6.00pm: Our minister then takes up position on the lower balcony, our music starts (Dean Martin - Amore) and suddenly our wedding has begun.


We walk down the stairs towards the lower level of the balcony, past the flowers and over to stand in front of the minister. He tells us we can keep holding hands if we want, and as I can feel Robert shaking (and I may be too) I'm grateful for this. He then proceeds with the most wonderful, heartfelt service that, despite my best intentions, I feel myself starting to cry. Robert almost puts the ring on the wrong finger which makes me laugh, and then I'm back to crying again as I say my vows. And then it's over. We're married, we're kissing, and the fountains are playing Frank Sinatra's 'Fly Me To the Moon'. It's wonderful.


As the song comes to an end and we turn round for photographs, the photographer discreetly says, smiling 'You may want to sort out your eyes, honey' and she's not wrong. I dry myself off and we have our photographs taken alone - my favourite being as we're showered with rose petal confetti - and in various groups. My mum and dad have brought the silver bell they were given for their wedding which is a lovely thought, so I wear that around my wrist too.


It's getting dark, so the lights of Las Vegas are coming into their own, and we take lots more pictures looking out over the lake as Elvis's 'Viva Las Vegas' plays. It's a perfect end to the wedding, though we are in no hurry to leave. We spend more time talking to people, enjoying the view, and generally enjoying the feeling. It's magical.


7.10pm: Eventually we have to leave for our reception dinner. We have a limo booked to take ourselves and our parents over to Mon Ami Gabi while everyone else is walking - it's an easy 5 minute walk from the Bellagio. By the time we arrive, everyone else is seated and we're given a round of applause as we walk in. We're immediately served champagne, accompanied by a brief toast from our dads. It is just perfect and we can start to relax. The restaurant is cosy, there's a lovely atmosphere, and the menu looks great (it should do since we chose it!). Within a couple of minutes we've ordered.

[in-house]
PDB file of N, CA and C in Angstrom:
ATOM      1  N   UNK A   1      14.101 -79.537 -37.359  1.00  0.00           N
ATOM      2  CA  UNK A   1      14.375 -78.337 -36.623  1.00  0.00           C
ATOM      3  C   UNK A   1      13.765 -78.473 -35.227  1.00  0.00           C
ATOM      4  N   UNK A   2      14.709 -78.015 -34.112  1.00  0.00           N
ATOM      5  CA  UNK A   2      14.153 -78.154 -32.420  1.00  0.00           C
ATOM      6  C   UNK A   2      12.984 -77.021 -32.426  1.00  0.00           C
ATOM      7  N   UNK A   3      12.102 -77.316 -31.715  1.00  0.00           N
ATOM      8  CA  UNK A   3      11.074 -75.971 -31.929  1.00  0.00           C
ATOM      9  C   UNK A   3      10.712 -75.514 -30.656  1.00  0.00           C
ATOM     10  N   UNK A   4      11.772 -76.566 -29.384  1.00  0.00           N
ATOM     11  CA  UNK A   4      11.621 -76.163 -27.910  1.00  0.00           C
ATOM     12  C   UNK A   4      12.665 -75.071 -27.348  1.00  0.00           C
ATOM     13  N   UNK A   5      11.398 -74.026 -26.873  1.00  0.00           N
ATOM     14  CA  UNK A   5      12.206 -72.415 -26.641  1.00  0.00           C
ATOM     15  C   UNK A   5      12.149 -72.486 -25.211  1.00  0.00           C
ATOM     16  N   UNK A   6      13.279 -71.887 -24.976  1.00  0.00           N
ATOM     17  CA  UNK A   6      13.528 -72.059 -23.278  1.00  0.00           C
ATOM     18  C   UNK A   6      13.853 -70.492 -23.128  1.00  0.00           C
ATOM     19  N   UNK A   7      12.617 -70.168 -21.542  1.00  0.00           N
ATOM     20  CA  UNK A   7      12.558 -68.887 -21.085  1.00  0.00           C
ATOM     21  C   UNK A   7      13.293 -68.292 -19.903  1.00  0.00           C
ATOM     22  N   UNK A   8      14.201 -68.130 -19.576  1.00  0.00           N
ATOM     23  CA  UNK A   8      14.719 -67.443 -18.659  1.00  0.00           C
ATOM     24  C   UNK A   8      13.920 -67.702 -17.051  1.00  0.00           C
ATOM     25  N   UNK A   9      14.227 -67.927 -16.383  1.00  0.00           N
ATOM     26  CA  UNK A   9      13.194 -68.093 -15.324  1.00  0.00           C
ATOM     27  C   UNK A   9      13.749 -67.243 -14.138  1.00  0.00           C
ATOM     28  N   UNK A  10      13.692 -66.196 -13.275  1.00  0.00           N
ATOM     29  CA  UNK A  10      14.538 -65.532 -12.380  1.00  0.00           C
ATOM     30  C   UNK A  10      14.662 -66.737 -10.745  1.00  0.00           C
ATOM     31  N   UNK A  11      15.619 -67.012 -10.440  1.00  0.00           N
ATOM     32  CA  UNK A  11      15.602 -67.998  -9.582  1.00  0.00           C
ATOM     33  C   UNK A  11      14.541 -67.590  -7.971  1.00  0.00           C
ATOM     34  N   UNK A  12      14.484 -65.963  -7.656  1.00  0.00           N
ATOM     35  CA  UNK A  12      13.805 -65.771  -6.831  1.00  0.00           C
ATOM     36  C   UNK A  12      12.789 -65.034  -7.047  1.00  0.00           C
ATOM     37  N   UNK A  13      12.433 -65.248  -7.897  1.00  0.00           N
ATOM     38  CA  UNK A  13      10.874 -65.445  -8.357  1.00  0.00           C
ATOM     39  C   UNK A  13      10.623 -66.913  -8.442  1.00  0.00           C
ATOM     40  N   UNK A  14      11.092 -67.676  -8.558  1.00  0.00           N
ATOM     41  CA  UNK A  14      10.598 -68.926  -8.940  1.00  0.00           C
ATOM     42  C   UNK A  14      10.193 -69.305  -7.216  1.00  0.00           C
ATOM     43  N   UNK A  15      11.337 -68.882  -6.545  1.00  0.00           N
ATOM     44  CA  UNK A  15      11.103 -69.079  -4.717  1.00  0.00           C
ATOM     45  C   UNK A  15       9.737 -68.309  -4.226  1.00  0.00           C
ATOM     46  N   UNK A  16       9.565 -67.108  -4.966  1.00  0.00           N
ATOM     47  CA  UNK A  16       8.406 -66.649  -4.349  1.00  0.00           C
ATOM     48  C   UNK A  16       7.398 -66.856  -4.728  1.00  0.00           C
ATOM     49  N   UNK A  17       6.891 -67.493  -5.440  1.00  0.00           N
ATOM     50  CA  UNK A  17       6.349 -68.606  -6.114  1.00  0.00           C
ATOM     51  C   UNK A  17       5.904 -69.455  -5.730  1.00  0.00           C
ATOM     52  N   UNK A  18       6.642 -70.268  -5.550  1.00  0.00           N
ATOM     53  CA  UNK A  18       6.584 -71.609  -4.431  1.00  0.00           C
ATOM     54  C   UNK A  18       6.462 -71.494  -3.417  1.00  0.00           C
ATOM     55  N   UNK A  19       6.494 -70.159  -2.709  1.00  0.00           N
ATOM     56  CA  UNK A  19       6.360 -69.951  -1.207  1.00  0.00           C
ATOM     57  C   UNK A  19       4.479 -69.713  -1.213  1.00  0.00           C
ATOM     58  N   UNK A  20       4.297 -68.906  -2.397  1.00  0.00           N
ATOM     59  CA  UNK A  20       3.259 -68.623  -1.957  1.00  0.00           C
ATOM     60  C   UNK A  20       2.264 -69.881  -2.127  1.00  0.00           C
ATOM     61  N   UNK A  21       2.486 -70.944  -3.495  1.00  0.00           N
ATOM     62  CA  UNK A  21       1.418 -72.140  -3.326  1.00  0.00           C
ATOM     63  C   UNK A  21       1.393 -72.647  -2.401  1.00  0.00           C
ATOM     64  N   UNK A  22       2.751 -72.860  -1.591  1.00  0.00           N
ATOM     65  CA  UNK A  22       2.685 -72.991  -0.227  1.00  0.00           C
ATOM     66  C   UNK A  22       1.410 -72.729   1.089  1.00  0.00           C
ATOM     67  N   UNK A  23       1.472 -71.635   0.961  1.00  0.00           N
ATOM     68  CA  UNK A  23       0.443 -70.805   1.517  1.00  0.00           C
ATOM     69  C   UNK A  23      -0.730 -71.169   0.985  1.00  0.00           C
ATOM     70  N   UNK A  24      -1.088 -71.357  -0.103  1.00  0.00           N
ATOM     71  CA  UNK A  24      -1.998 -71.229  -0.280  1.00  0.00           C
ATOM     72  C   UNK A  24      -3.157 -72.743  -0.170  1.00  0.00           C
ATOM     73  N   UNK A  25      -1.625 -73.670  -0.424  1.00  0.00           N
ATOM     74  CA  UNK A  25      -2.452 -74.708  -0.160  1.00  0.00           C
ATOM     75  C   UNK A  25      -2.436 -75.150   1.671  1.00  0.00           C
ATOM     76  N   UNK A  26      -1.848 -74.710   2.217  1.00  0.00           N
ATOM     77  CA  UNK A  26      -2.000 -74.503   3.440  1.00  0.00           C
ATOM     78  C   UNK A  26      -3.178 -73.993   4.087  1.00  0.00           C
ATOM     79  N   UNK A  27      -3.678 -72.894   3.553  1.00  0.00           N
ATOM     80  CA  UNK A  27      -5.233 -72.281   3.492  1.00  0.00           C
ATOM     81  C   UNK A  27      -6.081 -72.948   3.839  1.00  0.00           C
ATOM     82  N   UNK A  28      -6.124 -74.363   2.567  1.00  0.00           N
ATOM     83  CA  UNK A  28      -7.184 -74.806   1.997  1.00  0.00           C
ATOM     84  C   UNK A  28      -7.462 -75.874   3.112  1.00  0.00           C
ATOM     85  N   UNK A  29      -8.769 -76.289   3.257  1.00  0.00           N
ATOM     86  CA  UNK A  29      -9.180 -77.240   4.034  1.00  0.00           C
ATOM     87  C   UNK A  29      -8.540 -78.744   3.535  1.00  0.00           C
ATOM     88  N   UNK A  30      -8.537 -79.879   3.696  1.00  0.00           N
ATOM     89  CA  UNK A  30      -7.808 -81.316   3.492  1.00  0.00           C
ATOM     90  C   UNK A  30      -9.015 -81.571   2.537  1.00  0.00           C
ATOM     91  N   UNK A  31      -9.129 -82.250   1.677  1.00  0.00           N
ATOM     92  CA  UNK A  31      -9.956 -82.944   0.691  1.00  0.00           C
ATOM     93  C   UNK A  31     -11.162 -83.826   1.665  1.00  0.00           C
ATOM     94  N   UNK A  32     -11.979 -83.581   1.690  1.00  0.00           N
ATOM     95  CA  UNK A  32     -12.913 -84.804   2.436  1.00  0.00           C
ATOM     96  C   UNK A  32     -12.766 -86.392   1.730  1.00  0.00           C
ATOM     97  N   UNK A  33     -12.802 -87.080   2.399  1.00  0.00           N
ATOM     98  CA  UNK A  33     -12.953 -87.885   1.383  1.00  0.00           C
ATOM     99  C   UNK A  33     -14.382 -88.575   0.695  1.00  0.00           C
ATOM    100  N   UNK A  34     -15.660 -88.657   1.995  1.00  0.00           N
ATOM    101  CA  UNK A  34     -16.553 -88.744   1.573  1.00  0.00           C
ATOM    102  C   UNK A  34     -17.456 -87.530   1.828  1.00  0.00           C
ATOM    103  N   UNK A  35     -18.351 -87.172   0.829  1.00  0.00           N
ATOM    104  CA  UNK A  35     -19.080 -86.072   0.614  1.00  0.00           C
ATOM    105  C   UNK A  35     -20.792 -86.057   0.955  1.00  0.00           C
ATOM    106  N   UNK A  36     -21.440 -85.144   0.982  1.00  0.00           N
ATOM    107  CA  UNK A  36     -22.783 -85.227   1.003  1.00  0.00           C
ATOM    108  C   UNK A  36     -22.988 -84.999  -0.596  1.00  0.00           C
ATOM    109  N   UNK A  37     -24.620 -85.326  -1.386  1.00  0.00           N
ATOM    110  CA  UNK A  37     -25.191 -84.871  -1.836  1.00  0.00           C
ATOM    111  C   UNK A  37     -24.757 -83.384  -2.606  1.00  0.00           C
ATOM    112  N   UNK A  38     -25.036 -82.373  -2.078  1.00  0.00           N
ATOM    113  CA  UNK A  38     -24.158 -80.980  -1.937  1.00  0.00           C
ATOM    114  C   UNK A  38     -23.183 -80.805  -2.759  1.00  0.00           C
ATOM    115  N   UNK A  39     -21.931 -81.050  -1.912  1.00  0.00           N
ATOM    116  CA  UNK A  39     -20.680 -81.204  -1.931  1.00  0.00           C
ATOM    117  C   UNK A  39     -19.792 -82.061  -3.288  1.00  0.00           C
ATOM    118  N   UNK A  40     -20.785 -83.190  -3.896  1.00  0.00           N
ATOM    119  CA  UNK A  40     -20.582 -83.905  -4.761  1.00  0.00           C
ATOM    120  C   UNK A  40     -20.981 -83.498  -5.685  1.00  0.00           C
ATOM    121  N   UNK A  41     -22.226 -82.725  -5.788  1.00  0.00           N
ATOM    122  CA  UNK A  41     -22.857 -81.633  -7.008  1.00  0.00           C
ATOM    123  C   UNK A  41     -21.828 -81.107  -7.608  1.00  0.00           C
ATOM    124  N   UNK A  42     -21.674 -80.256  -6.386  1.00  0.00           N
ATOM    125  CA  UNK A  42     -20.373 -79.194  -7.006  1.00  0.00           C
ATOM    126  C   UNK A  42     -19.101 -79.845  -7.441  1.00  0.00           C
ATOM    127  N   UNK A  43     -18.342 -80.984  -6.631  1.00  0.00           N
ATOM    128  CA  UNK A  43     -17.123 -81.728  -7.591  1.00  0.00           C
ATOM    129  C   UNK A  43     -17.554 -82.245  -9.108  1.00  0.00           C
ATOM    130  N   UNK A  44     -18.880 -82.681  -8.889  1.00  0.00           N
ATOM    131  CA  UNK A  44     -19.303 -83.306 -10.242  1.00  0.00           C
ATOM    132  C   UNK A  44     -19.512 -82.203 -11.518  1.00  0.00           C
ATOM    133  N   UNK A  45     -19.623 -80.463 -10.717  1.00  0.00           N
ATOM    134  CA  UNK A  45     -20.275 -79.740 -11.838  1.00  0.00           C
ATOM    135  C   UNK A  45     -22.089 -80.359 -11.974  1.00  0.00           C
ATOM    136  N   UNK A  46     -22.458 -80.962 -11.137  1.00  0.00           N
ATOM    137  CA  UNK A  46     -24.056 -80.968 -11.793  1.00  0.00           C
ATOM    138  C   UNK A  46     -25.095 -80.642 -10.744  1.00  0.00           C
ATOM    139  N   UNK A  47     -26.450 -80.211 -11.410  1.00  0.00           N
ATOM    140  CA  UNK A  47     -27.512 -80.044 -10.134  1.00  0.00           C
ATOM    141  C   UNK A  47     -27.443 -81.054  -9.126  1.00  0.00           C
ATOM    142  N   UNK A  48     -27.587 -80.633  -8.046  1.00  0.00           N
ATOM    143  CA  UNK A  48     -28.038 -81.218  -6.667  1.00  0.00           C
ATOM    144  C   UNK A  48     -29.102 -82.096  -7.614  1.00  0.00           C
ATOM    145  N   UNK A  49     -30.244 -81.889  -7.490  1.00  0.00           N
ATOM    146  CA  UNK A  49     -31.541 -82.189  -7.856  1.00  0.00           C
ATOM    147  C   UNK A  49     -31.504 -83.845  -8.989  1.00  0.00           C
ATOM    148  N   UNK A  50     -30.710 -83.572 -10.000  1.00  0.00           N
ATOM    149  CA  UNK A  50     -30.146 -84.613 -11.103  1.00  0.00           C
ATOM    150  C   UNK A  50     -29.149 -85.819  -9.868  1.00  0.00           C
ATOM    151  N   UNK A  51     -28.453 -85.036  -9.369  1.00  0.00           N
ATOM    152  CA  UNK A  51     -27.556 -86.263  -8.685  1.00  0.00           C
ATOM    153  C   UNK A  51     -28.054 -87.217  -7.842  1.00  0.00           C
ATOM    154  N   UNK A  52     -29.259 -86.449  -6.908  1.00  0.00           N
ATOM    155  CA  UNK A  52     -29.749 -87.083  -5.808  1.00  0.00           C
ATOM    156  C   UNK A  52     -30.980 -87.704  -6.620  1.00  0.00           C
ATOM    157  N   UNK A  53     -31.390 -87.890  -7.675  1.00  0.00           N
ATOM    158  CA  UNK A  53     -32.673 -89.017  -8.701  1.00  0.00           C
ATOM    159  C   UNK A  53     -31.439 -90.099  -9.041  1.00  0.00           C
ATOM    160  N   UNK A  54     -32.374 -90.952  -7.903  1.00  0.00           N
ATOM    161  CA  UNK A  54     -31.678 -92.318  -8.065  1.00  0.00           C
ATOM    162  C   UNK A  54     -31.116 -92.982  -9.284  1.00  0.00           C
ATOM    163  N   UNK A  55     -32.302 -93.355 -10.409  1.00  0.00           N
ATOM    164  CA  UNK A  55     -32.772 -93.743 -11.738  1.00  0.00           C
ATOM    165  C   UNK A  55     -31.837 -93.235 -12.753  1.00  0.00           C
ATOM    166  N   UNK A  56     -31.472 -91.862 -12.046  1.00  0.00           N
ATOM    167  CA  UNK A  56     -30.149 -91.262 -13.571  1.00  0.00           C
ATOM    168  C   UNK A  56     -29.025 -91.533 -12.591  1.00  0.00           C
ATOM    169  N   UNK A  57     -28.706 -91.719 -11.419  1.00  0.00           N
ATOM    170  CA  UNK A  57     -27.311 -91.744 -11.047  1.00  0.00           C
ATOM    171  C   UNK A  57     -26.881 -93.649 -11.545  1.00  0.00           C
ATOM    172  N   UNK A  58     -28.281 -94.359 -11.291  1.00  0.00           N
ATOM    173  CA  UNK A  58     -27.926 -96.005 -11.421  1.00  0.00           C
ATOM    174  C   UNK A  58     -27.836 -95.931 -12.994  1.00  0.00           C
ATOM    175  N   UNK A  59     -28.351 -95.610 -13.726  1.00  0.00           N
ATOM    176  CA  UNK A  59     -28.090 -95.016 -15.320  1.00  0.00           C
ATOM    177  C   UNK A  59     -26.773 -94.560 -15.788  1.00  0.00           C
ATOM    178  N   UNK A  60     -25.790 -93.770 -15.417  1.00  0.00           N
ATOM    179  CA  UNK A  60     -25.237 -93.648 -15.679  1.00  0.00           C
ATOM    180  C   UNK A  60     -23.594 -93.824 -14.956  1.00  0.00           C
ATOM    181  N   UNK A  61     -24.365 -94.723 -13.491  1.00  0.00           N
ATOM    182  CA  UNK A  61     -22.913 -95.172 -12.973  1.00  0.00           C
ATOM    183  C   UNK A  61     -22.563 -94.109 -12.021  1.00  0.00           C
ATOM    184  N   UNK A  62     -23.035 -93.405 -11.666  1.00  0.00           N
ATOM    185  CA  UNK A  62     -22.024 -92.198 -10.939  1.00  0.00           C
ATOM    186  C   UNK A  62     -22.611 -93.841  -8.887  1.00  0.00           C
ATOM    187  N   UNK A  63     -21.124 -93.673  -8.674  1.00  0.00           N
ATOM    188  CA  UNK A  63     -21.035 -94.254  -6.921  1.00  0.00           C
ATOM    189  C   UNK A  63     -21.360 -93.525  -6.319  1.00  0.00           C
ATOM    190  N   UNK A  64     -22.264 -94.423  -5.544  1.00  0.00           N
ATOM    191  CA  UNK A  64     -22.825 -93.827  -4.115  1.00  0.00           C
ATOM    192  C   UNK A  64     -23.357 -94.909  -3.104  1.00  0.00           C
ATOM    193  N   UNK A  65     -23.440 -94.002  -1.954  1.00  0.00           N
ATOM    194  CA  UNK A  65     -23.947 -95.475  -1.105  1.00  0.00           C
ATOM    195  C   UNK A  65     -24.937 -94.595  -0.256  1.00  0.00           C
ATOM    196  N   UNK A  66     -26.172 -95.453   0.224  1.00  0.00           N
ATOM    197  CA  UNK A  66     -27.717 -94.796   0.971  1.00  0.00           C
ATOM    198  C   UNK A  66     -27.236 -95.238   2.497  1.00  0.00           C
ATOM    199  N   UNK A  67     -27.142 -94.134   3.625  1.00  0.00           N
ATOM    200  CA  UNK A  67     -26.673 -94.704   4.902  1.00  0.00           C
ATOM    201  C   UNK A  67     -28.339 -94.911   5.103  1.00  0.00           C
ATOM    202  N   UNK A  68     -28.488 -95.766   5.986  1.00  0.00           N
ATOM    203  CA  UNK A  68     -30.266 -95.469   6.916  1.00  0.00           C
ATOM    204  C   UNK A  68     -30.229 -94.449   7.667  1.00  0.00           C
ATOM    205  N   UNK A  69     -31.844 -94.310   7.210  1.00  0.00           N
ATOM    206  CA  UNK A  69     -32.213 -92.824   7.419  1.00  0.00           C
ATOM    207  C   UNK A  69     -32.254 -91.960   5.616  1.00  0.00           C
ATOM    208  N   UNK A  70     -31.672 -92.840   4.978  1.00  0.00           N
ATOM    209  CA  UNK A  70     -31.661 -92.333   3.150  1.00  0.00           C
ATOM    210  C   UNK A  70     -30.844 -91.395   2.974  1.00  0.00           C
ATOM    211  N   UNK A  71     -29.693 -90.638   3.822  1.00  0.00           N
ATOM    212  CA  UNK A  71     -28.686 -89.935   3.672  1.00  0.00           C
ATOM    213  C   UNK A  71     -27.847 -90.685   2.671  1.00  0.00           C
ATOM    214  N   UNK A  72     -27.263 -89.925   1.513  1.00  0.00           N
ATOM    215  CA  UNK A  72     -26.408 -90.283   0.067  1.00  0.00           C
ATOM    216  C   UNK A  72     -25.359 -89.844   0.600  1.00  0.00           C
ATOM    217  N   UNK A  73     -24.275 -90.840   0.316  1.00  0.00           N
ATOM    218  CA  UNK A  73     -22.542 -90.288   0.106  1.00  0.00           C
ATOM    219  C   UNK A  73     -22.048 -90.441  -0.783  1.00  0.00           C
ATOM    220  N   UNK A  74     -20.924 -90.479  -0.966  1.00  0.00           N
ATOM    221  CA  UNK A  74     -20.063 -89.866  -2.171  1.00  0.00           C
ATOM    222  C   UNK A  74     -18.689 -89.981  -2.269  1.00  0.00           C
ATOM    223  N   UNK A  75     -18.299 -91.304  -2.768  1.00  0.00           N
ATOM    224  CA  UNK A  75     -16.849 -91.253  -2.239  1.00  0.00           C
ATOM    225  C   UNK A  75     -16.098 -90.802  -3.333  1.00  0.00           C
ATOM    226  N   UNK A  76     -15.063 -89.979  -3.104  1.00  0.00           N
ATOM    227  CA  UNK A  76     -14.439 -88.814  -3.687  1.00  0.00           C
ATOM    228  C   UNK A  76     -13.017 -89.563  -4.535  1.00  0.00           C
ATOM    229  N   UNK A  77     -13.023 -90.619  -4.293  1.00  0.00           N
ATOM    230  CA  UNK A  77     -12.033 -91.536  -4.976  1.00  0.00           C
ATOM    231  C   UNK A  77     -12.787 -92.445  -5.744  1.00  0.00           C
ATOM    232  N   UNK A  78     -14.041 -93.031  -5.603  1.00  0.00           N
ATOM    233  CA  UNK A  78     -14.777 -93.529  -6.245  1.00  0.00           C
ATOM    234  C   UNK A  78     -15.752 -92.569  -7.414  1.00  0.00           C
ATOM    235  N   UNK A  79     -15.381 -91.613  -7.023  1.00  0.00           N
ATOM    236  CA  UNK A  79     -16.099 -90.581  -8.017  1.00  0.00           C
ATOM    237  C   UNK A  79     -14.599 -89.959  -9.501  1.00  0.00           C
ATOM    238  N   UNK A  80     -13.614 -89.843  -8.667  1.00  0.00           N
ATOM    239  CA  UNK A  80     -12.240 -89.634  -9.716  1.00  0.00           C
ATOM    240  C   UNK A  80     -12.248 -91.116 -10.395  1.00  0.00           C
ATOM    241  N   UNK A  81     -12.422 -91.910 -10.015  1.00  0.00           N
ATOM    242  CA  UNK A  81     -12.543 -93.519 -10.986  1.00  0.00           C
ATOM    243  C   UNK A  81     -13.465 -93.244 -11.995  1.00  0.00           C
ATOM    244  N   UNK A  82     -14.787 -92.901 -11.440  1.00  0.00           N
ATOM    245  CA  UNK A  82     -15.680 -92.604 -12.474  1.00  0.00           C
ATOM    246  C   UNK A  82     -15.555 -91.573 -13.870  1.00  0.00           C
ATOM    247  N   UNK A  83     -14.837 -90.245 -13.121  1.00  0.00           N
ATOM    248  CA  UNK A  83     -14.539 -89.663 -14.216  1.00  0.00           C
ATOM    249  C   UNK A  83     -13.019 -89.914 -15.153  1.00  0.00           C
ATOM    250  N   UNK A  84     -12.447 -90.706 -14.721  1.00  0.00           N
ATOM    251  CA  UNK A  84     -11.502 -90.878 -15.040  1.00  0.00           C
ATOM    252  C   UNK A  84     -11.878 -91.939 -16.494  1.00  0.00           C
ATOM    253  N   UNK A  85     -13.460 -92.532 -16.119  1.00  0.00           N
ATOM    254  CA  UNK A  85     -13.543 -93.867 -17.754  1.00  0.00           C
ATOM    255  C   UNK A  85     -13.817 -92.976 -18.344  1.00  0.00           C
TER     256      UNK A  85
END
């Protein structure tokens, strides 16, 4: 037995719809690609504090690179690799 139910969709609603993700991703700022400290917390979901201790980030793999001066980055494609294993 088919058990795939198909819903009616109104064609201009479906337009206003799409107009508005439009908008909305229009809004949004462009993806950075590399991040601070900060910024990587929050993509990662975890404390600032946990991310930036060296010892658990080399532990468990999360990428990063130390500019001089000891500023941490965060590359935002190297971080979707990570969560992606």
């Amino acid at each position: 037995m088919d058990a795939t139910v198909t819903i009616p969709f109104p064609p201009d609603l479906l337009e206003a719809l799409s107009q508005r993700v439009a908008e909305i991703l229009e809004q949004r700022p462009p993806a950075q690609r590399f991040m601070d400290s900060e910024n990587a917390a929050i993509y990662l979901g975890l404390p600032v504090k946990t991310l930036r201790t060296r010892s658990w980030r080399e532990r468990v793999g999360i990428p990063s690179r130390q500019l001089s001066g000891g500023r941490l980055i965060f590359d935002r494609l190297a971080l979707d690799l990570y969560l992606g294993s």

After a course of salad, and one of baked shrimp (perfect), the main courses are served. The food is huge - I think that they're bringing the chicken on serving platters, but these turn out to be individual plates - but the quality hasn't been compromised. I have a steak which is perfectly cooked and tender. Desserts are equally good, and equally large, and we've also ordered wedding cake. People are visibly flagging but we refuse to be beaten - we cut the cake (decorated with the most fantastic icing flamingos and white chocolate shells), have more pictures taken, and settle down to the business of trying to eat that too.


It's a great cake, but our eyes have been bigger than our bellies and despite generous portions served out to everyone, we're only quarter of a way through our 30 portion cake. The restaurant offer to put it in their fridge until the following day when we tell them we'll come to collect it. Mon Ami Gabi have done a fantastic job for us - the food was great, the service was perfect. It was worth all the effort.


11pm: After a wonderful day, a few people start to say their goodbyes. It has made the wedding extra special having everyone come out with us and share the day. However, there is a small group of die-hards left, and we decide to find a bar at the Bellagio.


11.10pm: I realise that my shoes are killing me now, and that I've lost the confident walk of earlier - it's been replaced by an arthritic gait designed to reduce the impact on my poor feet. Luckily a friend is also having the same problem so we hang onto each other like a couple of old ladies and talk wistfully of trainers and other such comfortable shoes. Sadly, they wouldn't look as fabulous as the shoes we're both wearing, even if they do really hurt.


11.30pm: We've found a lounge bar at the Bellagio and found seats. We're sat with drinks, but we've realised too late that they have the worst cover band we've ever heard. They've murdered Bohemian Rhapsody. It's followed by a random 10 minute rock guitar solo (this is no exaggeration), a drum and bass dance number, another long guitar solo. And then they break into an Eminem cover. We are out of there.


Midnight: we've found a nice relaxed lounge bar with a jazz band. The tune they're playing sounds vaguely familiar and then I place it - Michael Jackson's 'Bad' played in a laid back jazz style. I have a drink, I'm no longer offended by the music (at least it's got kitsch appeal here) and I'm surrounded by friends. The perfect end to the perfect day.